Published on March 29th, 2017 | by Evan Maier-Zucchino0
What Final Fantasy should learn from Breath of the Wild
Final Fantasy and The Legend of Zelda are two of the most legendary franchises in gaming. Both have been the wellspring for not just one, but several classic titles that defined the industry for years. However, both series have experienced something of a downward trend over the past ten years for relatively similar reasons. Final Fantasy and Zelda have both been accused of becoming increasingly linear and restrictive, drifting further and further away from their franchise roots. Recent entries have attempted a revitalization, a rethinking of what matters to the franchise core, but while Breath of the Wild excels at redefining a new course, Final Fantasy XV falters at establishing a cohesive identity.
One of the biggest selling points of Final Fantasy XV is its massive open world that players are free to explore. The problem with the game’s version of open world design is that it doesn’t really engage you the way that it should. It kind of feels like you’re drifting through it rather than actually experiencing it. Games like The Witcher 3, Mass Effect, and Breath of the Wild fill their universes with fascinating stories that make you believe in the fantasy. Even if some quests in those games are grind oriented, they don’t feel that way because the world context is so well developed. Final Fantasy XV’s world, by contrast, feels very much like a grind.
The compulsion to perform menial side quests in the open world results in almost all tension being sapped from the main story. None of the citizens seem to know or care about the war between Insomnia and Niflheim and, as a result, the player has no reason to care either. There is an intense dissonance between the relative simplicity of existence in the open world and the high stakes, mystical struggle between good and evil surrounding it. It feels like they’re happening in two different universes.
This problem rears its head most obviously in the game’s second half when the open world is completely ditched in favor of linear, story focused missions. You can return to the overworld whenever you like, but the game’s tone takes a dramatic shift. While it’s easy to care about the characters you’ve spent hours roadtripping with (perhaps FFXV’s best achievement), the lack of prior exposition and world-building makes it very difficult to know why events in this second half are unfolding the way they are or why they matter.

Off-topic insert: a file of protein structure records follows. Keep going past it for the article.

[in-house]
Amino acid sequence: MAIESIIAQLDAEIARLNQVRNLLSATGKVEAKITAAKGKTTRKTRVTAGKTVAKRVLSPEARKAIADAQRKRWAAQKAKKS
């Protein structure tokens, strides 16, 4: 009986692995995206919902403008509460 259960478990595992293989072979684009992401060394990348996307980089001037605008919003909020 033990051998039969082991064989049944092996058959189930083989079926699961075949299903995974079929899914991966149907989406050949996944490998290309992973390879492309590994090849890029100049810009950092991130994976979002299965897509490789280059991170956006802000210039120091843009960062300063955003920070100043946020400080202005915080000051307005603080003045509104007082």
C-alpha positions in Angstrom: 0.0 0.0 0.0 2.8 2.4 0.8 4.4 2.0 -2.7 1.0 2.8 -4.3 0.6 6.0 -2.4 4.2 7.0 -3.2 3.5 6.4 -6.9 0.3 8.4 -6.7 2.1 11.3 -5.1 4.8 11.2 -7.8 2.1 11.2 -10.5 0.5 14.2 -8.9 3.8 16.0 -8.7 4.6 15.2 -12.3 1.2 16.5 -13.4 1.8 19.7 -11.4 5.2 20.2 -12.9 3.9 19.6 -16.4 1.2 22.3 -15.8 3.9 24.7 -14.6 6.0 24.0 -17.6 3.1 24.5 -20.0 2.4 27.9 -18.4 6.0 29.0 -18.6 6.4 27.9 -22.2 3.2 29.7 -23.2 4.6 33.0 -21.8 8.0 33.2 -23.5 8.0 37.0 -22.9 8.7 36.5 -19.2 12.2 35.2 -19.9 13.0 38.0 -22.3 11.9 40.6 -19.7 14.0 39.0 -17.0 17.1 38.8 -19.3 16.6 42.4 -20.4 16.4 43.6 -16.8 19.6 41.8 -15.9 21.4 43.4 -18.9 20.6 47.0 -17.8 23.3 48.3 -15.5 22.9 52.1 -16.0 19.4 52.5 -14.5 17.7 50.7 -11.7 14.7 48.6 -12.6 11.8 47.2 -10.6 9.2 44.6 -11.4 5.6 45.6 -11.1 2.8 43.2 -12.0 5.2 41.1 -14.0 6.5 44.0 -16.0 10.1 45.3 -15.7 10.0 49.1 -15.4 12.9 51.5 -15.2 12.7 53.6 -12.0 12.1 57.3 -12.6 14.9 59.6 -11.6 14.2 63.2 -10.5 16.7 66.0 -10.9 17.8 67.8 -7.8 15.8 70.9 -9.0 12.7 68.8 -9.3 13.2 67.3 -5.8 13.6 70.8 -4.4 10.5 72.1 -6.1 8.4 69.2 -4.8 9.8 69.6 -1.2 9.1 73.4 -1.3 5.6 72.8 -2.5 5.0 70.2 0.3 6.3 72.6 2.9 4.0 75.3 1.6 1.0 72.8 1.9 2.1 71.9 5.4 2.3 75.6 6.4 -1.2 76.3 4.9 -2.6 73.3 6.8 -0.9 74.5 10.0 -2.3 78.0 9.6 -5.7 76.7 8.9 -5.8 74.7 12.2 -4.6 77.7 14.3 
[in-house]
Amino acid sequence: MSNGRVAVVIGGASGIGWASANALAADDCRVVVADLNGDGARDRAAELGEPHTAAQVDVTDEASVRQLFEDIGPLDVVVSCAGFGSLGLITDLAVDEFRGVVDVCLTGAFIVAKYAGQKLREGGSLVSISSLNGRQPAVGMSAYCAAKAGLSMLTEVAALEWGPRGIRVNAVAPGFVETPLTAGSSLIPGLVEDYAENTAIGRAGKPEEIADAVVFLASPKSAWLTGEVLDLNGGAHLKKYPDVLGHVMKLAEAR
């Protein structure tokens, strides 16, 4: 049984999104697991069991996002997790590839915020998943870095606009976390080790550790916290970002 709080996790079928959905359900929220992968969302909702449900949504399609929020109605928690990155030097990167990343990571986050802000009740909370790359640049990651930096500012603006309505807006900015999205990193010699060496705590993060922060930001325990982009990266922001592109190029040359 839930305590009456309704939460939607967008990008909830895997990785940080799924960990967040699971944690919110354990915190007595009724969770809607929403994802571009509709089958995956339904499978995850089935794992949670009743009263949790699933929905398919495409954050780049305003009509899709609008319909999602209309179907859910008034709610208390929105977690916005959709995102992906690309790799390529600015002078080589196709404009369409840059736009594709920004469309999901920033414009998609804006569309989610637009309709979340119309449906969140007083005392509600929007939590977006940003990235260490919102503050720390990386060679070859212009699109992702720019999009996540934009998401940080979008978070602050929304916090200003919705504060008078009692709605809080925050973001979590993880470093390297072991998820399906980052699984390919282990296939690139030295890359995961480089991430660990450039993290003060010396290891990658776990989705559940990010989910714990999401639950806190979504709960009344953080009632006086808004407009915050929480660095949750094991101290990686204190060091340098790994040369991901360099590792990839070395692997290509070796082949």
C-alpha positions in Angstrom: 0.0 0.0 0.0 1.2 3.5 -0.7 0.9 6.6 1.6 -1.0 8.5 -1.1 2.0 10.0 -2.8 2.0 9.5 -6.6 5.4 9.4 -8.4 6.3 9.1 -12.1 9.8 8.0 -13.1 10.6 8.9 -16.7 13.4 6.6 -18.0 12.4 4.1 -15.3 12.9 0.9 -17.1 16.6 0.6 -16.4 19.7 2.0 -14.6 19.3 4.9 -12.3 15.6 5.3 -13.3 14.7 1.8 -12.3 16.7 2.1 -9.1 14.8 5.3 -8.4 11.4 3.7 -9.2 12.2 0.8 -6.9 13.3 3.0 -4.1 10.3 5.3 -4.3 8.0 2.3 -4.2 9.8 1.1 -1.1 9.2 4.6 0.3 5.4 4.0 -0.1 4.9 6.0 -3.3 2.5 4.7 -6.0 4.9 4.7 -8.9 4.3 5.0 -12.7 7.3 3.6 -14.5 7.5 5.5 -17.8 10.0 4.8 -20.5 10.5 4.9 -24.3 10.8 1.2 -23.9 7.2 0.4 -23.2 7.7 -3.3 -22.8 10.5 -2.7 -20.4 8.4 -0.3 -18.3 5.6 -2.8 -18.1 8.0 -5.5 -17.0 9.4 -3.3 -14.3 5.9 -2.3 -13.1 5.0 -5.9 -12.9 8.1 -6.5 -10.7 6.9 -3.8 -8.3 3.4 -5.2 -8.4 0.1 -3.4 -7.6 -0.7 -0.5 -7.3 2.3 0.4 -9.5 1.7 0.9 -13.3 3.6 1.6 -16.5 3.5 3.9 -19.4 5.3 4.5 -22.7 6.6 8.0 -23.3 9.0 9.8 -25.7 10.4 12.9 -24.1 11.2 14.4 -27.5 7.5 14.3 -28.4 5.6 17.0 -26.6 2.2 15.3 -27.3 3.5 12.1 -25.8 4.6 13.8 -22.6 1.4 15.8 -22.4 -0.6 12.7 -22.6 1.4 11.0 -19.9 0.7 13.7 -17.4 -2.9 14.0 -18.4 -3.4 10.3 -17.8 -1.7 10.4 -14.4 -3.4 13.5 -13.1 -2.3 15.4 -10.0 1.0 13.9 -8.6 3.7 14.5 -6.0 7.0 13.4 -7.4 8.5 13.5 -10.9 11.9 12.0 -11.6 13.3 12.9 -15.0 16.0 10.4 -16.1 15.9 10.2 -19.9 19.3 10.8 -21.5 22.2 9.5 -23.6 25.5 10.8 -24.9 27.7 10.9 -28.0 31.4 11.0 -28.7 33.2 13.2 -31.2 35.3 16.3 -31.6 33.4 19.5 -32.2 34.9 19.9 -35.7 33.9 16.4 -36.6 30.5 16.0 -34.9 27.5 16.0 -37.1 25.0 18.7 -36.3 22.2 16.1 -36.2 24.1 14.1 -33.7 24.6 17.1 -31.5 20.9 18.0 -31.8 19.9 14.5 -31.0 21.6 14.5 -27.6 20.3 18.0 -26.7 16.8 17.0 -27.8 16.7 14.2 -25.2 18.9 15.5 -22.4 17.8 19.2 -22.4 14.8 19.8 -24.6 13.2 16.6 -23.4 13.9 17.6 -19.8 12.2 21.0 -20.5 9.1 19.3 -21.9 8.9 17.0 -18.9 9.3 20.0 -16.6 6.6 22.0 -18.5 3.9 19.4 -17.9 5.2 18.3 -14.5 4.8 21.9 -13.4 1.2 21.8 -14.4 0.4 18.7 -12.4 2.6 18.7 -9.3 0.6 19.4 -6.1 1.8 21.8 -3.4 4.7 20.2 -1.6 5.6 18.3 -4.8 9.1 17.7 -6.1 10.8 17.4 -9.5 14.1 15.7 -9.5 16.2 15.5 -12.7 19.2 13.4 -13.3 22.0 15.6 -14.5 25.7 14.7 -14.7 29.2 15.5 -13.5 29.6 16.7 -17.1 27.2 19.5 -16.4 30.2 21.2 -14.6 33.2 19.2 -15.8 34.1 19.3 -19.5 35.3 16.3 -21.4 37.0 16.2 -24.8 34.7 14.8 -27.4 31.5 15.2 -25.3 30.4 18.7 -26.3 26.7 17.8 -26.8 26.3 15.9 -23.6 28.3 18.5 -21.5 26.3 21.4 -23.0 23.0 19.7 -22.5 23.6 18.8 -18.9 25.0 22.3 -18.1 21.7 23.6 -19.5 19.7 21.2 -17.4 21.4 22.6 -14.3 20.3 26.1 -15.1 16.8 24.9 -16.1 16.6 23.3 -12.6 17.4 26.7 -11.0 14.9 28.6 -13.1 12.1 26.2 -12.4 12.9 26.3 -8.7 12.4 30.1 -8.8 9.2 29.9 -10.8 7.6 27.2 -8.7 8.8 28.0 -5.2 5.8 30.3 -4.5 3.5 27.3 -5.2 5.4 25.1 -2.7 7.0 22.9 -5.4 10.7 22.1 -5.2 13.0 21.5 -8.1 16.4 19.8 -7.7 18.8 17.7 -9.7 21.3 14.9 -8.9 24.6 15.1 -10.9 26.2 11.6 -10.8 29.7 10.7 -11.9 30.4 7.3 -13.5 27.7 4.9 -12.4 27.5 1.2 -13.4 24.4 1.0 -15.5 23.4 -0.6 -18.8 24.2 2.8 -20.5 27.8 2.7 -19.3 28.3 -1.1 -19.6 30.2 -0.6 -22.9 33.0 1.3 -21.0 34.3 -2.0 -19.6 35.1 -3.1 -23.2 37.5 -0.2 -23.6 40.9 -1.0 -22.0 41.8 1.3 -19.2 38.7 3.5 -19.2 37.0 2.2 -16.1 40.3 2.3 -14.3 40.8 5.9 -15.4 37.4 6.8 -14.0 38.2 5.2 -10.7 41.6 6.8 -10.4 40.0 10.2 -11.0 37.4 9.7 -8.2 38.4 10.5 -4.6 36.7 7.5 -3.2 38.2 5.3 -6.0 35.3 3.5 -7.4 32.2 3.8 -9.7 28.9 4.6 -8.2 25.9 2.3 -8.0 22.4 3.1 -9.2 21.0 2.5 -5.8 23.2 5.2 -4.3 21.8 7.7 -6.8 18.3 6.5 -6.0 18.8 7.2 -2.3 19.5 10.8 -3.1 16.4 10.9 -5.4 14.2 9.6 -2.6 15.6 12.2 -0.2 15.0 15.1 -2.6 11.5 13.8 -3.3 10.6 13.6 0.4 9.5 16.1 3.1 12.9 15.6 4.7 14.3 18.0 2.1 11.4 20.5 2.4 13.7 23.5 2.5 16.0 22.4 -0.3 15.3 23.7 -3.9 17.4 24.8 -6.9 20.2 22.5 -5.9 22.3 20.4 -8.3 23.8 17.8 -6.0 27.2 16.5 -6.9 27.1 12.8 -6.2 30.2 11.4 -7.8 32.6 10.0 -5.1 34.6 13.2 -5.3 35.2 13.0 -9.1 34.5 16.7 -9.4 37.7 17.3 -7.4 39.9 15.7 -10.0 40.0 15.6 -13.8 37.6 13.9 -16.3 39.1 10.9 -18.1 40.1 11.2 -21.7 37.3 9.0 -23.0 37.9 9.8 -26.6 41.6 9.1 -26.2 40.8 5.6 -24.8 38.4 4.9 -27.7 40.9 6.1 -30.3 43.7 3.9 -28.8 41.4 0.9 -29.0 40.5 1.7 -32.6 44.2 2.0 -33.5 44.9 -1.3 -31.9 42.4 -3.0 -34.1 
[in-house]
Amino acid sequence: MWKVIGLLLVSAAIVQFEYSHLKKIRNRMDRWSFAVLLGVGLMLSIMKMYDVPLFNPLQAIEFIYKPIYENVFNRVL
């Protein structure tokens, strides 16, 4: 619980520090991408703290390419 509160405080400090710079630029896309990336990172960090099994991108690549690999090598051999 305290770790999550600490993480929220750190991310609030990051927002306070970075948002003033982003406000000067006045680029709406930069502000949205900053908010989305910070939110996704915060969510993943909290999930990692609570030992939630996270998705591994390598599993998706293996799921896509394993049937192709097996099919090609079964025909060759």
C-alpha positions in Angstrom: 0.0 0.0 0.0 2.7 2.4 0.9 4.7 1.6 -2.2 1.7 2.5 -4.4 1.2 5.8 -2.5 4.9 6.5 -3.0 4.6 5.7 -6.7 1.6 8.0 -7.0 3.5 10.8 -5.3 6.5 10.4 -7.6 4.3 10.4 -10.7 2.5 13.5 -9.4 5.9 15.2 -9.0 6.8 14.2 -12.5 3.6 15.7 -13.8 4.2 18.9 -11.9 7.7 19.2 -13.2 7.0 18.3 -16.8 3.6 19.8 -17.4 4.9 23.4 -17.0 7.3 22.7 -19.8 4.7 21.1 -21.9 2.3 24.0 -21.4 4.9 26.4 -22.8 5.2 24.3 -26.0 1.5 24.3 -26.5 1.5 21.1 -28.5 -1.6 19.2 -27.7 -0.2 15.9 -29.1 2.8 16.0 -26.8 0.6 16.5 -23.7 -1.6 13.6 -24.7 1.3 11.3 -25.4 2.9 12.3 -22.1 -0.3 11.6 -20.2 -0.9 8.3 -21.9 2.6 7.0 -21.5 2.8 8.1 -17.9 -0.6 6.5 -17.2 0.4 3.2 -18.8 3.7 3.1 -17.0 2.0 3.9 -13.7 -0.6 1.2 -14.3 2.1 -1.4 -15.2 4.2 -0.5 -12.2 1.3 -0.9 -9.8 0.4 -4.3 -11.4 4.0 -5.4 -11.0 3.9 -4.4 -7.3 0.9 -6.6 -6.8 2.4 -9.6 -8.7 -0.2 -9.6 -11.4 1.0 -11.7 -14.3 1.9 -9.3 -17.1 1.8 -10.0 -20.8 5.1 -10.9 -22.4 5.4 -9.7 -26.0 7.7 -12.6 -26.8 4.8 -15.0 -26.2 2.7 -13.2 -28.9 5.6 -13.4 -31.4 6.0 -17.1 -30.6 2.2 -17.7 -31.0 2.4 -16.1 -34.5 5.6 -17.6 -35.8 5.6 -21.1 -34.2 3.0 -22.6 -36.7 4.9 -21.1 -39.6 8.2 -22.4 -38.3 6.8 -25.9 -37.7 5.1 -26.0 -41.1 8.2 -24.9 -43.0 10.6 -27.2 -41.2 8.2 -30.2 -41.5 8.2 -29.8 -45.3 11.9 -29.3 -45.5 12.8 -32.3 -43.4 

The fact of the matter is that Final Fantasy XV doesn’t really know what it wants to be. Square Enix wanted to provide an open world focused game while simultaneously presenting the fantasy-opera drama the series is known for. While these identities don’t necessarily have to be in conflict with one another, the way they are presented in game significantly hurts player ability to buy into the fantasy.
In contrast to this, The Legend of Zelda: Breath of the Wild knows exactly what it wants to be. It is entirely about discovering the fantasy world. While the conceit of some side quests could be considered just as simple and “banal” as those in Final Fantasy XV, they never feel that way. This is because every character feels consistent within the universe. Their personalities are big and some of their requests are downright foolish, but this never breaks the tone established by the rest of the game.
Similarly, while exploring the world of Eos in FFXV would often result in a sense of distance from the main story, interacting with Hyrule always feels relevant to the game’s purpose. The actions you take go towards facilitating goodness and fostering hope in a world that is shrouded in darkness. Freeing an imprisoned god of ice is not exactly pertinent to helping you stop Ganon, but doing so does makes it feel like your actions are restoring a sense of order to the Hyrule rather than just procrastinating and racing chocobos.
The core thing that Square Enix can learn from Nintendo is not necessarily how to make an open world, but the value of knowing a game’s identity and crafting every piece of it to facilitate the emergence of it. That might mean an even more open world for Final Fantasy XVI, but I would like to caution fans of the series before clamoring for this. There’s nothing inherently bad about linear game design, and it might be that Final Fantasy’s cataclysmic drama is better served with more structure. Breath of the Wild was able to return the Zelda series to the forefront of gaming because it executed the singular vision at the series’ core to perfection.
In truth Final Fantasy XV is a very good game, a step in the right direction with an undoubtedly cool, if shallow world, fun characters, and deep combat. However, if the series is to truly recapture its legendary status, Square Enix needs to figure out a better way to manifest the core identity of the series.